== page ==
From renaming an ice cream flavor to flying the gay movement's rainbow flag, many American corporations celebrated Friday's U.S. Supreme Court decision to legalize same-sex marriage and said it made good sense for their businesses.
The broad support for the ruling from corporate leaders could complicate efforts by some state lawmakers and officials who are expected to try and limit gay marriage, despite the high court's decision.
"We applaud today's U.S. Supreme Court ruling on marriage equality, which will help families across the country, make it easier for businesses to hire and keep talented people, and promote both economic growth and individual freedom," Goldman Sachs Group said in a statement.
The investment bank, whose chief executive Lloyd Blankfein has long endorsed gay rights, also tweeted a photo of the LGBT movement's rainbow flag flying next to the U.S. flag in front of its New York City headquarters.
Companies could risk backlash from opponents of gay marriage.
One of the first reactions to Hilton Hotels' tweet of support for the Supreme Court ruling came from someone who said they would never stay at one of the company's hotels again.
In March, 379 companies and groups from various industries, including Google Inc, American Airlines Group Inc, Johnson & Johnson and sports teams such as the NFL's New England Patriots, signed on to a friend-of-the-court brief submitted to the Supreme Court in support of gay marriage.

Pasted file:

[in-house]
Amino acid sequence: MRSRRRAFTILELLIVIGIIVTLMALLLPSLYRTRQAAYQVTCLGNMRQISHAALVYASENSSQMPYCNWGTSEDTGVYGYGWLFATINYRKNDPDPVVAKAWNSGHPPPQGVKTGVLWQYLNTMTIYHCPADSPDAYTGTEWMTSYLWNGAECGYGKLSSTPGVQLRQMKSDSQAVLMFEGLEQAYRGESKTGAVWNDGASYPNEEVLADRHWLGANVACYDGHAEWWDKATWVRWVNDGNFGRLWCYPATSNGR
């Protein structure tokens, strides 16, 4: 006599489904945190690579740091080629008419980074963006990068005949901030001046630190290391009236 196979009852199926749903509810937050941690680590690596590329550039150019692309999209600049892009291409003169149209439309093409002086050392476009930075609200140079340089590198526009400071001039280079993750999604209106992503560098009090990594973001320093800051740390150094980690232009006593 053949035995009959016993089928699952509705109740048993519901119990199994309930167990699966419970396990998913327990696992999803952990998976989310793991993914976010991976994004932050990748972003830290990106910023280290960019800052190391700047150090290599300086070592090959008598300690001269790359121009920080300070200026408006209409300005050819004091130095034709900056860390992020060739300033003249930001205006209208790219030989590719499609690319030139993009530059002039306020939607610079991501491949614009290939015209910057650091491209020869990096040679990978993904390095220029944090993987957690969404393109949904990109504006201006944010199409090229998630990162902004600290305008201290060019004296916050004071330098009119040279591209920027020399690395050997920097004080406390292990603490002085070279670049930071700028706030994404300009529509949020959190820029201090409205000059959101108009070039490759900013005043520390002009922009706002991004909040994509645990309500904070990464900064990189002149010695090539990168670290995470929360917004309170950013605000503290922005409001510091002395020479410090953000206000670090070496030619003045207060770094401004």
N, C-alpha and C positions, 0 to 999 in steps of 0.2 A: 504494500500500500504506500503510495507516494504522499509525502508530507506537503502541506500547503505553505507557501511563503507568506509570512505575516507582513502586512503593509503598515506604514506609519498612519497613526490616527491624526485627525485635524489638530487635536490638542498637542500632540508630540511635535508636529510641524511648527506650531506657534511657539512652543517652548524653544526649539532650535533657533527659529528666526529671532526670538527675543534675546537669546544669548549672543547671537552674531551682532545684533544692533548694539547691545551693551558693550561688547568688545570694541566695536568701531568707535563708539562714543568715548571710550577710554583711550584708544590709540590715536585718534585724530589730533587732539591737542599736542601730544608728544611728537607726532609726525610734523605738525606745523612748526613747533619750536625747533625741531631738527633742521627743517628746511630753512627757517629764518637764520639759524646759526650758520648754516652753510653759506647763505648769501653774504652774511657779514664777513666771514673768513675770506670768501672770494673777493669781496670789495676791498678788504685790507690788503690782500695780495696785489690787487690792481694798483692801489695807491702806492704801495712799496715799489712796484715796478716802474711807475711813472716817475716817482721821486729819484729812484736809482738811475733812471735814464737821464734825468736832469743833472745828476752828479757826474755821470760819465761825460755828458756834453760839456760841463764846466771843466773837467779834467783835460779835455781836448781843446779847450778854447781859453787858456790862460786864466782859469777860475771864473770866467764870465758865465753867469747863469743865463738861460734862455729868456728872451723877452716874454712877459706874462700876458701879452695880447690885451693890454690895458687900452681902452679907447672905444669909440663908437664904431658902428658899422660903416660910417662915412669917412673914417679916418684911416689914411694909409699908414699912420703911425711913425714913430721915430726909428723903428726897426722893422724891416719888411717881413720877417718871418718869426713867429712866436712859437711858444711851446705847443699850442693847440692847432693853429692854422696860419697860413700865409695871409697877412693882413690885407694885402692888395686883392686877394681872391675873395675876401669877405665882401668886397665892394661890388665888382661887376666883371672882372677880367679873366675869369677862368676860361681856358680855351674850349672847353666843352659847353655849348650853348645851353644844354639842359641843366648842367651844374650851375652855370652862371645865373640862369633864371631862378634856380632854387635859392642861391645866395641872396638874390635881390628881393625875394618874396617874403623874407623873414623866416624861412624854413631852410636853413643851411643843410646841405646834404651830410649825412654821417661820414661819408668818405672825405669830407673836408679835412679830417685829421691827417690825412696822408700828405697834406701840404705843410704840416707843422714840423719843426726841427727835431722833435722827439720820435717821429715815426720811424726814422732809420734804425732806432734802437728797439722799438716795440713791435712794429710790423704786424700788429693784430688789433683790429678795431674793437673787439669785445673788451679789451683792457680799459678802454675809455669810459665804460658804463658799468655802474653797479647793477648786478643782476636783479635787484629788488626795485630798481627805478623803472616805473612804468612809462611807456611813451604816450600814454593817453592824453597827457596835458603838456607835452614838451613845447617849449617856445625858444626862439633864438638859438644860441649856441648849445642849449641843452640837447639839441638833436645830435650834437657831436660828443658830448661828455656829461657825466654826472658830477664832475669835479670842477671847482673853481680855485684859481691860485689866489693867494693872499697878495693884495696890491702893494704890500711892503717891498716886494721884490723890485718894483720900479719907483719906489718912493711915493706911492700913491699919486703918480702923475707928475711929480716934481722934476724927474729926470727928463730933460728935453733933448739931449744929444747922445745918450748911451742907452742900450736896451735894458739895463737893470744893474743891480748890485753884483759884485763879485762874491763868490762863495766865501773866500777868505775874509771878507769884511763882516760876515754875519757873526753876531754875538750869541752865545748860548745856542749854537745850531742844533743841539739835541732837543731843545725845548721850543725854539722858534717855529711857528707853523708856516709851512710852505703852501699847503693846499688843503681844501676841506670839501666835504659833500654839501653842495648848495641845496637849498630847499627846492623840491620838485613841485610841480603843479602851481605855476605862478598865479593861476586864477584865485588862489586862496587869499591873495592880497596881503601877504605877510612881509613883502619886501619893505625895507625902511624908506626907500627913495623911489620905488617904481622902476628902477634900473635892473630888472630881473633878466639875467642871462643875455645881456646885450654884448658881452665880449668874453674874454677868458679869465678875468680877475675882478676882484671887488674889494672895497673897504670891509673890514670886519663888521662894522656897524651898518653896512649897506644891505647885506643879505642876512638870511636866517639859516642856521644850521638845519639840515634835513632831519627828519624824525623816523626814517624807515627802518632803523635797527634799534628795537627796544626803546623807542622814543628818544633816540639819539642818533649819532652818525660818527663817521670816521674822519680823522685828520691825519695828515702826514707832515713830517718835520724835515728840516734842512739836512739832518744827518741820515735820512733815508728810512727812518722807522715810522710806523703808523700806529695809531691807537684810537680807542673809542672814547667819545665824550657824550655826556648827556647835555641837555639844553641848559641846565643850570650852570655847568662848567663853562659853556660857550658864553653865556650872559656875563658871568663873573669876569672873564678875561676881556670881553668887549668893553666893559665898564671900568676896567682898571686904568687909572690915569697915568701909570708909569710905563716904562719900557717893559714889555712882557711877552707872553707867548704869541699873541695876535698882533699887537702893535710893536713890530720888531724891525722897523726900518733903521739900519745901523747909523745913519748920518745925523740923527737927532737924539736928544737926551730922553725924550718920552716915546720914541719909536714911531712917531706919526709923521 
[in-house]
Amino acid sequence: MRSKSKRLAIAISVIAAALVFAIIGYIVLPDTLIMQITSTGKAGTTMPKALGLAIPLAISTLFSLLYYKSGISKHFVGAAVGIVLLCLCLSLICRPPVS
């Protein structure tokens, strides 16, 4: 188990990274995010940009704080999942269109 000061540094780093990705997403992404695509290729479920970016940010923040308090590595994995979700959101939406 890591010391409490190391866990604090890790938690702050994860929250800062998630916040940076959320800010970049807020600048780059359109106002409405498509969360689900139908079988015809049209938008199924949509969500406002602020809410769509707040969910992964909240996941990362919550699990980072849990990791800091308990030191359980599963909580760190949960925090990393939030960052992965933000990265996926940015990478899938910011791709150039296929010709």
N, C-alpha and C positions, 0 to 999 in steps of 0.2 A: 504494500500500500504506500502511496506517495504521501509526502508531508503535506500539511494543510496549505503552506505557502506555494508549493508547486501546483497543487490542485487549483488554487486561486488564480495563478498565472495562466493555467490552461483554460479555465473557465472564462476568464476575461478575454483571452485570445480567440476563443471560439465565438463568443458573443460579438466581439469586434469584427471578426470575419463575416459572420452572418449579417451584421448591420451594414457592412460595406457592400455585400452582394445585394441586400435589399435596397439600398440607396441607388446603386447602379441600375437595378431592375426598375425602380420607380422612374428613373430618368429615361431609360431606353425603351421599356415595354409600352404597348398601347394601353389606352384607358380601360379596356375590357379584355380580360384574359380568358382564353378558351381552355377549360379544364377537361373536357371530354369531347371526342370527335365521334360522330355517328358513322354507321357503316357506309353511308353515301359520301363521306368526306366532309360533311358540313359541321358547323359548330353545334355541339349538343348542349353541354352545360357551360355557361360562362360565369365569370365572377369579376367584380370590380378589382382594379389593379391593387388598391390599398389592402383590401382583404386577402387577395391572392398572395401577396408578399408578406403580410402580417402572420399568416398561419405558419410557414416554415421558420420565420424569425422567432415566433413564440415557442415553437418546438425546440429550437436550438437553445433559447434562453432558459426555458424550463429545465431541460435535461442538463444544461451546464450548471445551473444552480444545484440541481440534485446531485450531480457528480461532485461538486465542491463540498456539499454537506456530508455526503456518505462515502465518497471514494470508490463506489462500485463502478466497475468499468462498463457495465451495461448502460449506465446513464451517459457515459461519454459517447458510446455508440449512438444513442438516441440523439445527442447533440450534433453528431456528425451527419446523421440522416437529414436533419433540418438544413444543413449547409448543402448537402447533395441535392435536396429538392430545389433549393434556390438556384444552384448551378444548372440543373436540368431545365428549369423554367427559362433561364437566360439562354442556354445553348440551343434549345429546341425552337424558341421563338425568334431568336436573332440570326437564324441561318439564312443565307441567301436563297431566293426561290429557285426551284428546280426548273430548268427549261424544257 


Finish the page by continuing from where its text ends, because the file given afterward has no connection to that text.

When Indiana lawmakers earlier this year passed a bill that was attacked by gay rights groups as opening the door to discrimination on religious grounds, big employers, including automaker General Motors Co, weighed in against it. The law was modified.
Corporations in states that currently do not allow gay couples to wed linked their support for marriage equality to the competition for talent.
“As a matter of equality and human rights, and also a critical business imperative that plays a fundamental role in attracting and retaining the best and brightest team, it is quite simply the right thing to do,” said Dow Chemical Chief Financial Officer Howard Ungerleider, who also is executive sponsor of GLAD (Gays, Lesbians and Allies at Dow).
Barclays global diversity chief Mark McLane said: "inclusion benefits our business and the communities we serve."
GM said many employees were celebrating and the company supported them. Rival Ford Motor Co said "diversity and inclusion are key components of our business strategy."
American Airlines called the decision an historic moment for the country. In March, it sent a newsletter to employees saying to attract and retain the best people, it needed to offer consistent benefits and policies.
"We can't lose candidates because they aren't offered equal benefits under a specific state law," diversity managing director Mike Waldron wrote at the time. "Beyond being the right thing to do, administering different benefit processes and policies requires additional time, resources and expenses."
Ice cream maker Ben & Jerry's said on Friday that the movement for marriage equality was "on an unstoppable roll." It said that to celebrate the Supreme Court's decision it was renaming its Chocolate Chip Cookie Dough flavor "I Dough, I Dough" for the summer.
(Reporting by Reuters staff in several bureaus; Writing by Ben Klayman in Ann Arbor, Michigan; Editing by Grant McCool)